insufficiency of the evidence in criminal cases, a motion to
dismiss must be made either at the close of the State's
case, or at the close of all of the evidence. N.C. R. App. P.
If a defendant makes such a motion after the State has
presented all its evidence and has rested its case and that
motion is denied and the defendant then introduces evidence,
defendant's motion for dismissal or judgment in case of
nonsuit made at the close of State's evidence is waived.
Such a waiver precludes the defendant from urging the denial
of such motion as a ground for appeal.
A defendant may make a motion to dismiss the action, or for
judgment as in case of nonsuit, at the conclusion of all the
evidence, irrespective of whether defendant made an earlier
such motion. If the motion at the close of all the evidence
is denied, the defendant may urge as ground for appeal the
denial of the motion made at the conclusion of all the
evidence. However, if a defendant fails to move to dismiss
the action, or for judgment as in case of nonsuit, at the
close of all the evidence, defendant may not challenge on
appeal the sufficiency of the evidence to prove the crime
Id. After putting on evidence, a "defendant may
preserve [his] argument for appeal only by renewing the
motion at the close of all evidence." In re
Hodge, 153 N.C.App. 102, 107, 568 S.E.2d 878, 881,
appeal dismissed and disc. review denied, 356 N.C.
613, 574 S.E.2d 681 (2002).
the trial court denied Roy's motion to dismiss at the
close of the State's evidence, finding the State had
presented sufficient evidence of disorderly conduct based on
the testimony of the School Resource Officer and another
student. Roy then presented evidence, but failed to renew his
motion to dismiss at the close of all evidence. Thus, Roy
failed to preserve this issue for appeal. See N.C.
R. App. P. 10(a)(3). Roy concedes that his trial counsel did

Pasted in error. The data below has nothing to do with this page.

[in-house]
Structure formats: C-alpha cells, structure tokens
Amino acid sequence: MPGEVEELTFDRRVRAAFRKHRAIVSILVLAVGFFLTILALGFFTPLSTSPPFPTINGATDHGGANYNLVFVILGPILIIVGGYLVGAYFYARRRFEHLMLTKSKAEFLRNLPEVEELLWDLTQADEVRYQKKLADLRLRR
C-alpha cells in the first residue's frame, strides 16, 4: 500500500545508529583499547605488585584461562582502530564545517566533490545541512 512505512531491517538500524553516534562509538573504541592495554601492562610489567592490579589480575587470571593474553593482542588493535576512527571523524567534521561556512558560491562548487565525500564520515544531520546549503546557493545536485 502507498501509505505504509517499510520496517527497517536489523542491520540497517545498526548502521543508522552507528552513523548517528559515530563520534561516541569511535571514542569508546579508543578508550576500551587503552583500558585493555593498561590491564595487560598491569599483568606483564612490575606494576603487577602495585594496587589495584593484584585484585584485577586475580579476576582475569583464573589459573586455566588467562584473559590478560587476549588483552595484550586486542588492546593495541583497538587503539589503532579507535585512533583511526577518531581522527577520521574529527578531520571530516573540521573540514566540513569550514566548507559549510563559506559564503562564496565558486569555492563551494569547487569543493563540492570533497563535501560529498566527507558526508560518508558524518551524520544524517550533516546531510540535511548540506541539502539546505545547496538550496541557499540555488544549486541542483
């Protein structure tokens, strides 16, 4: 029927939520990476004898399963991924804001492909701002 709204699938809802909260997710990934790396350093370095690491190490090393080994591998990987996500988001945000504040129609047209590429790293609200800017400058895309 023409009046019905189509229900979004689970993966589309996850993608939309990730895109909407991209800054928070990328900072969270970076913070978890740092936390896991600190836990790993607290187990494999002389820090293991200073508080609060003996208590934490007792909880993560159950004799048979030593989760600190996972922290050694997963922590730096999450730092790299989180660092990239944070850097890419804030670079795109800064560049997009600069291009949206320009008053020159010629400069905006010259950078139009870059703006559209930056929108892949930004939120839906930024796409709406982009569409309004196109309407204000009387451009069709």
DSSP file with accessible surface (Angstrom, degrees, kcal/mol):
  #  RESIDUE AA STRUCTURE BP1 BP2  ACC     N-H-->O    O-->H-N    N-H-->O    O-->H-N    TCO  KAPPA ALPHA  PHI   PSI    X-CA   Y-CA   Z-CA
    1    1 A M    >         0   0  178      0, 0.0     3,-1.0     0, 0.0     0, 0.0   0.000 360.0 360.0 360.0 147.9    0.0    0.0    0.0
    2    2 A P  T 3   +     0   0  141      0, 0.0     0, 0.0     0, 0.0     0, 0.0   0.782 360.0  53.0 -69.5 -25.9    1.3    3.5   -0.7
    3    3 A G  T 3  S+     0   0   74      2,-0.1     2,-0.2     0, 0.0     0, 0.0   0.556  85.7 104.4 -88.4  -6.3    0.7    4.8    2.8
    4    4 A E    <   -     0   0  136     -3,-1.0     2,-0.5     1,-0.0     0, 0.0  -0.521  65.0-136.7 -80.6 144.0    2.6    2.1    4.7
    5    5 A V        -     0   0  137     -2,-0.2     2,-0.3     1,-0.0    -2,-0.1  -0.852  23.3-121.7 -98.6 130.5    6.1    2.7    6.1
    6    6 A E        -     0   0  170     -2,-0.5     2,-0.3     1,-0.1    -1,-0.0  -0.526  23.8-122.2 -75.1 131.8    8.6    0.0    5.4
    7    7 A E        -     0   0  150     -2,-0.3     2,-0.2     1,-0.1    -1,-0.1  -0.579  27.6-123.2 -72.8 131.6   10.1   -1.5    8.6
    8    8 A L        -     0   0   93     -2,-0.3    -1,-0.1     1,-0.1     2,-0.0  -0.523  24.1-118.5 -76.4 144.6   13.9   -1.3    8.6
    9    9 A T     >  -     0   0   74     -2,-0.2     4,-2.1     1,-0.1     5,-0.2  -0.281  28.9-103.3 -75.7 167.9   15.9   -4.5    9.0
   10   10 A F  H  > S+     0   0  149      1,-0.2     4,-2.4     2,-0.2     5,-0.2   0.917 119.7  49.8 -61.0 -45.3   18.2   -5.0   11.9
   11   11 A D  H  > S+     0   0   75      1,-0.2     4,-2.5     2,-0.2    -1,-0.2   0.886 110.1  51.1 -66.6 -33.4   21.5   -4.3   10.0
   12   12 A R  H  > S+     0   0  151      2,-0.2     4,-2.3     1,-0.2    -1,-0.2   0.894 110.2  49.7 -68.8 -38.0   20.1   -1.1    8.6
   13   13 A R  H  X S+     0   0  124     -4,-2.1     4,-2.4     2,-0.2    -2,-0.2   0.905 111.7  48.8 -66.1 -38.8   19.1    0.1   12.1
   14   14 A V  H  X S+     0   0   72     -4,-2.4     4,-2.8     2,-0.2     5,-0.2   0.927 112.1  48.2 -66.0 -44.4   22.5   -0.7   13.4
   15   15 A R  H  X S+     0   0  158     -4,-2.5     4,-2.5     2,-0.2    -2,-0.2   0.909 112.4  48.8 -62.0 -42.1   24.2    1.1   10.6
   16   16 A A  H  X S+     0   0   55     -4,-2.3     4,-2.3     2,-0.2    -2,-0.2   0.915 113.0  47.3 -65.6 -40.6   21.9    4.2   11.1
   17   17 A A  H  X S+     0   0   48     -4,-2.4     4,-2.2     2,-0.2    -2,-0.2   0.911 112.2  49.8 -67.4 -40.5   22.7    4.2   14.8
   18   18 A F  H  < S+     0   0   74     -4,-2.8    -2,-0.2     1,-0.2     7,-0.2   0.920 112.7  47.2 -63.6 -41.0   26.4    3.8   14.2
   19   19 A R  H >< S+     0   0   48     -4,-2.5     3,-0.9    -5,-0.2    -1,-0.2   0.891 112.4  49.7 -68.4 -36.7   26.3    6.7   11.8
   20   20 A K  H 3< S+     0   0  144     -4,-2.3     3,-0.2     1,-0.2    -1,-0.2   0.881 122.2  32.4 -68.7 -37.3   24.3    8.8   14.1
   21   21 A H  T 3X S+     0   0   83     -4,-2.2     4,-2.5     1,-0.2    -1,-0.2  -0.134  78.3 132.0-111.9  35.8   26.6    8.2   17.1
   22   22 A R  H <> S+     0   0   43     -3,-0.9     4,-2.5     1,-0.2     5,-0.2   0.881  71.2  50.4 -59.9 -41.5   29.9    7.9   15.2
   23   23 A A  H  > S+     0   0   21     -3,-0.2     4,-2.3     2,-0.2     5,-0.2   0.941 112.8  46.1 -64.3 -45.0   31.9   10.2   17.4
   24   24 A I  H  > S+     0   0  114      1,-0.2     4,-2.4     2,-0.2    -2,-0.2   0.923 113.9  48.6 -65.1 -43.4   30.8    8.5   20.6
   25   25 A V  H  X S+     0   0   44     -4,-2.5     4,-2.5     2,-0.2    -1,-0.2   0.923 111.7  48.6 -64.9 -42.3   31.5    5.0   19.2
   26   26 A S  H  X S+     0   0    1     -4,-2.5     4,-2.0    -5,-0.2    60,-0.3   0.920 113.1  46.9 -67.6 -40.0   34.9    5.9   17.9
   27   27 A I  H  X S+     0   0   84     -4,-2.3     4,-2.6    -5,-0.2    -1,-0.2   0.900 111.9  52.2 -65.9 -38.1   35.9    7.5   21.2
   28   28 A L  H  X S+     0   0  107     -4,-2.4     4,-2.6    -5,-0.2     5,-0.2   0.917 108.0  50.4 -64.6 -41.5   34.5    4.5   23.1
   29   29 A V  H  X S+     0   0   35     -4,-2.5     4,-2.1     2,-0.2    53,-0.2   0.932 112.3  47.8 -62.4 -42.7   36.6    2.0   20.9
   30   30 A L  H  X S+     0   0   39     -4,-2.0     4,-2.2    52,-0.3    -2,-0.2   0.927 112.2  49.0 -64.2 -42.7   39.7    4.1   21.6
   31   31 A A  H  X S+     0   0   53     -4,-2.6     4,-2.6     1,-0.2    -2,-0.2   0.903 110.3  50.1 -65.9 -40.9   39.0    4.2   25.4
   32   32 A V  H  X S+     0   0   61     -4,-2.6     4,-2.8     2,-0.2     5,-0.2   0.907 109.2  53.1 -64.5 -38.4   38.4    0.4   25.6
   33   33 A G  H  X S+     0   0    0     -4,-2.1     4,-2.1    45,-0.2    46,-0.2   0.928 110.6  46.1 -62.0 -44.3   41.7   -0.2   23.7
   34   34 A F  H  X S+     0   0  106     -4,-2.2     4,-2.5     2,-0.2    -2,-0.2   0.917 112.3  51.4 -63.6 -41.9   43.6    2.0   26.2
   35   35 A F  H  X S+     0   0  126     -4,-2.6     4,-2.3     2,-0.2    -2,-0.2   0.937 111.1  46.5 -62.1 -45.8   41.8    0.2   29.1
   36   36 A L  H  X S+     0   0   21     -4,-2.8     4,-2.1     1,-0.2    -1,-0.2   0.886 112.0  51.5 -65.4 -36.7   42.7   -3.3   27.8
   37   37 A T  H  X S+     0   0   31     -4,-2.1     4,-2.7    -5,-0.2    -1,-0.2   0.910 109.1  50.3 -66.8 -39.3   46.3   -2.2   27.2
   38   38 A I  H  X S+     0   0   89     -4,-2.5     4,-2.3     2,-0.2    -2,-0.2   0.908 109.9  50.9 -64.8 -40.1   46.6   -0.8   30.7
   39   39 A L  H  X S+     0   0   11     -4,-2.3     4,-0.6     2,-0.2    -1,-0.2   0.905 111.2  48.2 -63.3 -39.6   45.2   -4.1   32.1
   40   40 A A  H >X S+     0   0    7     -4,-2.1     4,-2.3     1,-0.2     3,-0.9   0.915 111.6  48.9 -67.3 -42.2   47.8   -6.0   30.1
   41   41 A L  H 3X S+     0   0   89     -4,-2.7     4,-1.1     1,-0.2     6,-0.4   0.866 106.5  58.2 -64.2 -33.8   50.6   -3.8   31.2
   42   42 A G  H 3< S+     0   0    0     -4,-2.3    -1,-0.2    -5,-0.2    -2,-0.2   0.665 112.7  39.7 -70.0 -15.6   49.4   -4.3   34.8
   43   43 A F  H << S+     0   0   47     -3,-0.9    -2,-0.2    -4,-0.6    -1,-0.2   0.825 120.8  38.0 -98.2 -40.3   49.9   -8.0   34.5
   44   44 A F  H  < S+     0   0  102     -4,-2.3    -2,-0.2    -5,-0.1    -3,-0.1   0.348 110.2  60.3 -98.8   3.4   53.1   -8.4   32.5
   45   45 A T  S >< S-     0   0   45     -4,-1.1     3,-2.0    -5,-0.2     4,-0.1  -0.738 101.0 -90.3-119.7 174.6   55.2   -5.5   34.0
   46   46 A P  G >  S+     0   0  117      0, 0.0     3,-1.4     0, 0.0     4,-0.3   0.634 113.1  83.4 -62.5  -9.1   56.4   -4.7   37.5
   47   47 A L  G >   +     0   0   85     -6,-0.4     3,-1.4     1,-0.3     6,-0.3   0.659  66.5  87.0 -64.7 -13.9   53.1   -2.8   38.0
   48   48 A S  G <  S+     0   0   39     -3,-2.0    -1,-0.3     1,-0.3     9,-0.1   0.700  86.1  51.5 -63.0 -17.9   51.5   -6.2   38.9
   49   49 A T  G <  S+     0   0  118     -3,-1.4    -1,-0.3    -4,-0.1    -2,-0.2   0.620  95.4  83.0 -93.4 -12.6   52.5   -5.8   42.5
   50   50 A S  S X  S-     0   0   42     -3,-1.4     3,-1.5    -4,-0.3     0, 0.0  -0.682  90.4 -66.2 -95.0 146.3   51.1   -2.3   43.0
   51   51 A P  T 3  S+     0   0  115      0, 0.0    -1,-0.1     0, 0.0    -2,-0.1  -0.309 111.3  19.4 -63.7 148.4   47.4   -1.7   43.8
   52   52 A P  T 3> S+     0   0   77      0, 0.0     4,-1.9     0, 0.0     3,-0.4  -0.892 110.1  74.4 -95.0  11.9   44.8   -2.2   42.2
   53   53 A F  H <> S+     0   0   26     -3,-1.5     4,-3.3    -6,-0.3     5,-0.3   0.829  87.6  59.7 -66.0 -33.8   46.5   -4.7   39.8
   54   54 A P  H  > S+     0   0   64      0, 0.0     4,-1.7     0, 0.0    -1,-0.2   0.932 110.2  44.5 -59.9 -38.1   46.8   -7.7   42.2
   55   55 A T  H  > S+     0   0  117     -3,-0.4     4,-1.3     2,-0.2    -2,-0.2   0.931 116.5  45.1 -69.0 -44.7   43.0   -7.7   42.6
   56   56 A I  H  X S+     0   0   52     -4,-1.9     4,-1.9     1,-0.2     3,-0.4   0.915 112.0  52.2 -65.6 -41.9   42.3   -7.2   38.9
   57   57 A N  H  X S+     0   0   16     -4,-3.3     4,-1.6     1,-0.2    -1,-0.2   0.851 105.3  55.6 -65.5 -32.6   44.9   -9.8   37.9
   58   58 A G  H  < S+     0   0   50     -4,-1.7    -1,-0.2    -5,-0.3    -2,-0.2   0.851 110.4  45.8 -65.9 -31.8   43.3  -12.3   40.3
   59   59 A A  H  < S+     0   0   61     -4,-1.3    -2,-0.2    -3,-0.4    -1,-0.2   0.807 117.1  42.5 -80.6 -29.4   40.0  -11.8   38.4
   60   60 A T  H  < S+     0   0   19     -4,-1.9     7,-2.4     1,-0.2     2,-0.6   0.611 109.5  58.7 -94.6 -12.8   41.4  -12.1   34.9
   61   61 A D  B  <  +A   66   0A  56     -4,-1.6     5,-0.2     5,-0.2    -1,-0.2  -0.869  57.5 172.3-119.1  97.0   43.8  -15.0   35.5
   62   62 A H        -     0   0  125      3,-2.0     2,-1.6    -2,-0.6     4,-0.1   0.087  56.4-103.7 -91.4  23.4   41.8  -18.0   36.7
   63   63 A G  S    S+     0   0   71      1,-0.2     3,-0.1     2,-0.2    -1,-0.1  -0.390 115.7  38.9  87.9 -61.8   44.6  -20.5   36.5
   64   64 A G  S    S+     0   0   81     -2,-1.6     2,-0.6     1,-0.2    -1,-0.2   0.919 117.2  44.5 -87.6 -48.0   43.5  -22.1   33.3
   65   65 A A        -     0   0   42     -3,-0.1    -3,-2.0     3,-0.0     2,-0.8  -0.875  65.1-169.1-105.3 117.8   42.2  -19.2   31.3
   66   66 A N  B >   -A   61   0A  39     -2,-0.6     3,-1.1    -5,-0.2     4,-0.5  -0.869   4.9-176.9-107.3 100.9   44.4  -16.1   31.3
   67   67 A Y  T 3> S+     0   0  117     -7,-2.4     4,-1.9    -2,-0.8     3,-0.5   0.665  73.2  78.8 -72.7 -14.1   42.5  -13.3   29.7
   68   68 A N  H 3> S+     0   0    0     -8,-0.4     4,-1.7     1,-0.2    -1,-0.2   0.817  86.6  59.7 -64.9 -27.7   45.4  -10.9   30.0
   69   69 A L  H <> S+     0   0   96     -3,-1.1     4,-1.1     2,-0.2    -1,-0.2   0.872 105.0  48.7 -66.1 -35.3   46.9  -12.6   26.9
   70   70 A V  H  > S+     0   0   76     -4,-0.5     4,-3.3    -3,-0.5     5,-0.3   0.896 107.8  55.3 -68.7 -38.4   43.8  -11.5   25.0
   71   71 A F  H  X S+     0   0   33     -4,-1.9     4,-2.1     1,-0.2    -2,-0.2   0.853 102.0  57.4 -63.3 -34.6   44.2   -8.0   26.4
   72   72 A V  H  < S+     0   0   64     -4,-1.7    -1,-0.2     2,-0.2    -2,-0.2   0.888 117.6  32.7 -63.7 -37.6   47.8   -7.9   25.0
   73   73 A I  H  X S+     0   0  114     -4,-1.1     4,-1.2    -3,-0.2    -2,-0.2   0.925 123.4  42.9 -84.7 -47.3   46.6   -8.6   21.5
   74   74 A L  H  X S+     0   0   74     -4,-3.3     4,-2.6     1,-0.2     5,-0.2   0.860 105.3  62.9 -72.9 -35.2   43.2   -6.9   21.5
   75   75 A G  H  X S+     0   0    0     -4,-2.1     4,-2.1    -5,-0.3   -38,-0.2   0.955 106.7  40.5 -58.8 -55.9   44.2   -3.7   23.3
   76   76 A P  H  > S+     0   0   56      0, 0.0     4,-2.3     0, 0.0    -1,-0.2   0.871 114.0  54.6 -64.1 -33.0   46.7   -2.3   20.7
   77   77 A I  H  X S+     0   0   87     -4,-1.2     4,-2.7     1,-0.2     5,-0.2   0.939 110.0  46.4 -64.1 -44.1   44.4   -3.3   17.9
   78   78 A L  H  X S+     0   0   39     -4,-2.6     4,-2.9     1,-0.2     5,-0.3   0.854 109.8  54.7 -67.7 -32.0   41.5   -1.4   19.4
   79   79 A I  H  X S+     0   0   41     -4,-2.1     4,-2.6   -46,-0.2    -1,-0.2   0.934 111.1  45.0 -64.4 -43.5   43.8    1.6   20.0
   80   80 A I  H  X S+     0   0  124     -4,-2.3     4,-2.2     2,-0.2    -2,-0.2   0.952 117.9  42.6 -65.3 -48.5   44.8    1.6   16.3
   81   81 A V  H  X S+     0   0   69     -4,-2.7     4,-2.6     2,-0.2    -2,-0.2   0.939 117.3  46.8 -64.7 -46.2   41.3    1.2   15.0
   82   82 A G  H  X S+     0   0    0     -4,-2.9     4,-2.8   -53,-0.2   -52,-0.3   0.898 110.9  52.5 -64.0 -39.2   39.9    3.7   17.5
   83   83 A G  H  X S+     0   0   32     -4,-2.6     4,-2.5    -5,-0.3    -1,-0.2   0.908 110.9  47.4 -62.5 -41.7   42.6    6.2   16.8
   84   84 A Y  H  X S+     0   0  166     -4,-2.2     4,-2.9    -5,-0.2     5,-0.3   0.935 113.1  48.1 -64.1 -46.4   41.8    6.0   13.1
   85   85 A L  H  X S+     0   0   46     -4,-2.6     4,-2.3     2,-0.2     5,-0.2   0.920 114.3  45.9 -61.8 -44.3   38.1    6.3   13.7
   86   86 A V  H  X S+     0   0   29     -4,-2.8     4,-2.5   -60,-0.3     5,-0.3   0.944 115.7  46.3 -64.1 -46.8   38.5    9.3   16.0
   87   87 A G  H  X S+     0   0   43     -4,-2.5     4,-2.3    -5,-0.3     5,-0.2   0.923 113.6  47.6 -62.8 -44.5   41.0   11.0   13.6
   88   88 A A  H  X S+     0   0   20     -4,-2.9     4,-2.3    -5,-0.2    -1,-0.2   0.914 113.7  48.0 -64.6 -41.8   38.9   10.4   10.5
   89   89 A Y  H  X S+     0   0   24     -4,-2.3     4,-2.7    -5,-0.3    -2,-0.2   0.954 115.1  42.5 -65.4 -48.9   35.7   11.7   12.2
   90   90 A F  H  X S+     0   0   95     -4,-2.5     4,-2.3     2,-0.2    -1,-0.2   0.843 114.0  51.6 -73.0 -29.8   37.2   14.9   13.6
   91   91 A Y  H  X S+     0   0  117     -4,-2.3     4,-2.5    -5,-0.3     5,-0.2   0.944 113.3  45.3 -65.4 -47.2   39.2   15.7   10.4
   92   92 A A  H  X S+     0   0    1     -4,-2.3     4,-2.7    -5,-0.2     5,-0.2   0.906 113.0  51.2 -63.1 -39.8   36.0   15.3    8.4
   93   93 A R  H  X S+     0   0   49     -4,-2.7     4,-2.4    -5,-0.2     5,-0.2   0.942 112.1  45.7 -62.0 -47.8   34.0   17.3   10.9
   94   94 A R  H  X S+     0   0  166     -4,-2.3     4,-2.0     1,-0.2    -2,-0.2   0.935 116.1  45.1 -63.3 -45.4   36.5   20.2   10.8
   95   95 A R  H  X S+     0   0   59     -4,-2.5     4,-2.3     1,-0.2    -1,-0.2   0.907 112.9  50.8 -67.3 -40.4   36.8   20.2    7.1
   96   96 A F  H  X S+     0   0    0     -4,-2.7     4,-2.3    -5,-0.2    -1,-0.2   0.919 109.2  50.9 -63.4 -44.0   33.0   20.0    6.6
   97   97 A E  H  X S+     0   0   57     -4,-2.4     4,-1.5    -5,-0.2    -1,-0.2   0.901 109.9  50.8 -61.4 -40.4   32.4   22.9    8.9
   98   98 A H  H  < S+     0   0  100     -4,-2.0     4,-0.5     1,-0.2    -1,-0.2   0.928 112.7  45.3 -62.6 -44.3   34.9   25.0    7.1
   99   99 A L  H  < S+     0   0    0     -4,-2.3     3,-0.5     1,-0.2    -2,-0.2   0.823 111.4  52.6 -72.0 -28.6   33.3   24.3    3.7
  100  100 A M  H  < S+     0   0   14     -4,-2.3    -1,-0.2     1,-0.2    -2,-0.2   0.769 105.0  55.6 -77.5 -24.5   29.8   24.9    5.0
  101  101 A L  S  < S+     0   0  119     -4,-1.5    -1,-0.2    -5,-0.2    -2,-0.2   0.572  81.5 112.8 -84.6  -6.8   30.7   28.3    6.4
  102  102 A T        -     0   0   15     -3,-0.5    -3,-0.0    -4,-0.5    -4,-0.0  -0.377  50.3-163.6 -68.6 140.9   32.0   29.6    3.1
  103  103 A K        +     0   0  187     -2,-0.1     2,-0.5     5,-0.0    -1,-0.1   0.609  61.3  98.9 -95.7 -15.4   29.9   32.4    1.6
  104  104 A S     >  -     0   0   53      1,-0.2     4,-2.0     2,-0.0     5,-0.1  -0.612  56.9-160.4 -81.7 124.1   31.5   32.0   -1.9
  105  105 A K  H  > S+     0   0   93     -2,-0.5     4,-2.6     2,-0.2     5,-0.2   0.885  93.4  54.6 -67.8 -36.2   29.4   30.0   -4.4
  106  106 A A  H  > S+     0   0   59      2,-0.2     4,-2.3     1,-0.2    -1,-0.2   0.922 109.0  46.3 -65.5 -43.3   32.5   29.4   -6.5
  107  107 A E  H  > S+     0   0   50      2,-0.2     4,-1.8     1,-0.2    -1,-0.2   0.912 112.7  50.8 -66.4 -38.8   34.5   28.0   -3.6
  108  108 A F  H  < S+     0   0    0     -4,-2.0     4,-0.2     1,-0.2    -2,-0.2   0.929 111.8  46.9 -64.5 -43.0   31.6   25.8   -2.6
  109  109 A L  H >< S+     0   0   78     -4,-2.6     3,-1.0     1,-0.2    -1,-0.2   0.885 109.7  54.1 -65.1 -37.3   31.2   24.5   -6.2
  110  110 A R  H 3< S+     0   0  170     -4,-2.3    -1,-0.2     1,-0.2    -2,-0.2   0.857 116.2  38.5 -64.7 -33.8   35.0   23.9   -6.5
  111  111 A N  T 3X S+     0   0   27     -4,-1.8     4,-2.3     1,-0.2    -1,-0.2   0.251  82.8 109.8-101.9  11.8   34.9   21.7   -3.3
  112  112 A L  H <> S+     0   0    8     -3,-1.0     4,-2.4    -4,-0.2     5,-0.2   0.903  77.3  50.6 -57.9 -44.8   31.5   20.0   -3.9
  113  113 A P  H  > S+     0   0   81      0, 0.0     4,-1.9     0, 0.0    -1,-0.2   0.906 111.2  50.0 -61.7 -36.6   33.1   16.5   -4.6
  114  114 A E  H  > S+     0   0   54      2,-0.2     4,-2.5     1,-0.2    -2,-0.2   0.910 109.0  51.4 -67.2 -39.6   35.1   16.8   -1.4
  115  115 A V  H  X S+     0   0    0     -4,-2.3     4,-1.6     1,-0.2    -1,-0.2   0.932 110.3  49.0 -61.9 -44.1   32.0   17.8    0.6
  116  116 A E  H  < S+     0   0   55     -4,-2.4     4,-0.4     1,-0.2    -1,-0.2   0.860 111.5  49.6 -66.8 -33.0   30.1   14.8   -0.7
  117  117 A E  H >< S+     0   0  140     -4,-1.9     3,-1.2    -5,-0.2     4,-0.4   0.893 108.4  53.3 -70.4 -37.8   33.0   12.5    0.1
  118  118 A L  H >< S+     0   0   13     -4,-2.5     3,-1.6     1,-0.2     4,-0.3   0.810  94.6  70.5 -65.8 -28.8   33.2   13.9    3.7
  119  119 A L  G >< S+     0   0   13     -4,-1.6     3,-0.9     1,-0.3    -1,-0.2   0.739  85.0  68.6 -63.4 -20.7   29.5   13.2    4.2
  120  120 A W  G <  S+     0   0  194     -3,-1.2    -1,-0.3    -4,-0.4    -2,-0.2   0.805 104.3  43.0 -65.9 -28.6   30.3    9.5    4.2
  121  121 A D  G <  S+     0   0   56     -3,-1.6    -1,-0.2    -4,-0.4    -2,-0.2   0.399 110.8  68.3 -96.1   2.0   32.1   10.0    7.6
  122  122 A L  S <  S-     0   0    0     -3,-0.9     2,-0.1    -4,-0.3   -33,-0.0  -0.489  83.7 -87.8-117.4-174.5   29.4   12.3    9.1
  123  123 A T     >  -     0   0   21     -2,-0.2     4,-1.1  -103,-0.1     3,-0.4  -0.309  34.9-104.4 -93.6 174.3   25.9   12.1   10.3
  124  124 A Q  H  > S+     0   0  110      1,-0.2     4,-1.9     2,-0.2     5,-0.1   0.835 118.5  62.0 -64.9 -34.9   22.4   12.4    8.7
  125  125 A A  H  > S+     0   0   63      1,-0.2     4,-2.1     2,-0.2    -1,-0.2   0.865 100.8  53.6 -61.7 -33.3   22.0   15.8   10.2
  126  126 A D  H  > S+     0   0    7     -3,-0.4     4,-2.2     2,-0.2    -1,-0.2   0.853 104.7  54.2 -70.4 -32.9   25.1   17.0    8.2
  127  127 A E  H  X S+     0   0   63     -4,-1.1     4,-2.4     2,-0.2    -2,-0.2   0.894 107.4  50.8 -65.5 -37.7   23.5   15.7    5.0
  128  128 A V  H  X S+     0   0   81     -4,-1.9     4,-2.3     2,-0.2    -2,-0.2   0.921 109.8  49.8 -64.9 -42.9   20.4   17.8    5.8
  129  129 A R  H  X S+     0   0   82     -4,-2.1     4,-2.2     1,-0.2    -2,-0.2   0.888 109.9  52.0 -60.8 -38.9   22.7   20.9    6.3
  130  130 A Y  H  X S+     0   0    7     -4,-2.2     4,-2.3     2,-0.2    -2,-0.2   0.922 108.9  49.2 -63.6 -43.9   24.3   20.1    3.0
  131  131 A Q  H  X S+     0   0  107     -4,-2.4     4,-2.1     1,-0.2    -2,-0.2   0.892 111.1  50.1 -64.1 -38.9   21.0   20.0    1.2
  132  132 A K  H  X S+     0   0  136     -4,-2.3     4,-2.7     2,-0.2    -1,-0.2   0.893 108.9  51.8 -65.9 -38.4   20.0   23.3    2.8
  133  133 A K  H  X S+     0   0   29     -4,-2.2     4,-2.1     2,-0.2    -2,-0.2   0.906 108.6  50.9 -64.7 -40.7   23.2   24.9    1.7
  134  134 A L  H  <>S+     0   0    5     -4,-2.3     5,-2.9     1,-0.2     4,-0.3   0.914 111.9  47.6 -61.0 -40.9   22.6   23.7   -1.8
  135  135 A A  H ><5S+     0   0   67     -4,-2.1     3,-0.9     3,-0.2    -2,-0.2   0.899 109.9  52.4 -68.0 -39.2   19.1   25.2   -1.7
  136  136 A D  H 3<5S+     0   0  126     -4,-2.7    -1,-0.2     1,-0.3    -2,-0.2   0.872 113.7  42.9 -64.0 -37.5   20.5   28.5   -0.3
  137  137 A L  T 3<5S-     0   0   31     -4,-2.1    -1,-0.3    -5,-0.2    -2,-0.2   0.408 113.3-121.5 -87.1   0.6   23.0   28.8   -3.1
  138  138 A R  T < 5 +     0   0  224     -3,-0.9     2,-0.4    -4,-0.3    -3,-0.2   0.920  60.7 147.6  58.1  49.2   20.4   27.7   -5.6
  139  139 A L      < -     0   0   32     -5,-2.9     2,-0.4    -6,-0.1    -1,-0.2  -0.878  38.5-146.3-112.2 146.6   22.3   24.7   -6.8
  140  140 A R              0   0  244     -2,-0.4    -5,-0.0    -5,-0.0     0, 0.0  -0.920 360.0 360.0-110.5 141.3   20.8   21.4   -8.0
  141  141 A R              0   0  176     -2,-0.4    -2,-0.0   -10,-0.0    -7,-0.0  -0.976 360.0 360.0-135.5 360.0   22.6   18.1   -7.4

not renew the motion to dismiss at the close of all the
evidence, and he has waived appellate review of this
assignment of error.
does, however, request this Court to suspend appellate rules
and review his argument pursuant to Rule 2. This Court can
hear issues not properly preserved pursuant to Rule 2 in
order "[t]o prevent manifest injustice to a party . . .
upon application of a party or upon its own initiative, and
may order proceedings in accordance with its
directions." N.C. R. App. P. 2 (2017). "The Supreme
Court and this Court have regularly invoked [Rule 2] in order
to address challenges to the sufficiency of the evidence to
support a conviction." State v. Gayton-Barbosa,
197 N.C.App. 129, 134, 676 S.E.2d 586, 590 (2009) (citation
omitted). However, Rule 2 "should only be invoked rarely
and in exceptional circumstances." Id. at 134,
676 S.E.2d at 589 (citation and internal quotation marks
omitted); see also Dogwood Dev. & Mgmt. Co., LLC v.
White Oak Transp. Co., 362 N.C. 191, 196, 657 S.E.2d
361, 364 (2008). Further, "precedent cannot create an
automatic right to review via Rule 2. Instead, whether an
appellant has demonstrated that his matter is the rare case
meriting suspension of our appellate rules is always a
discretionary determination to be made on a case-by-case
basis." State v. Campbell, 369 N.C. 599, 603,
799 S.E.2d 600, 603 (2017).
our Supreme Court stated invoking Rule 2 "must
necessarily be made in light of the specific
circumstances of individual cases and parties, such as
whether substantial rights of an appellant are
affected." Id. at 603, 799 S.E.2d at 602
(citation and quotation marks omitted); see also State v.
Sanders, 312 N.C. 318, 320, 321 S.E.2d 836, 837 (1984);
State v. Hart, 361 N.C. 309, 316, 644 S.E.2d 201,
205 (2007) ("Rule 2 'expresses an obvious residual
power possessed by any authoritative rule-making body to
suspend or vary operation of its published rules in specific
cases where this is necessary to accomplish a fundamental
purpose of the rules.' "(quoting N.C. R. App.
P. 2 drafting comm. comment. (1975)).
the State's evidence tended to show Roy encouraged Wilson
to pull the fire alarm several times throughout the school
day resulting in chaos on school grounds which endangered
students. Roy's actions "[d]isrupt[ed], disturb[ed]
[and] interfere[d] with the teaching of students . . . [and]
disturb[ed] the peace, order or discipline" at the
middle school. N.C. Gen. Stat. § ...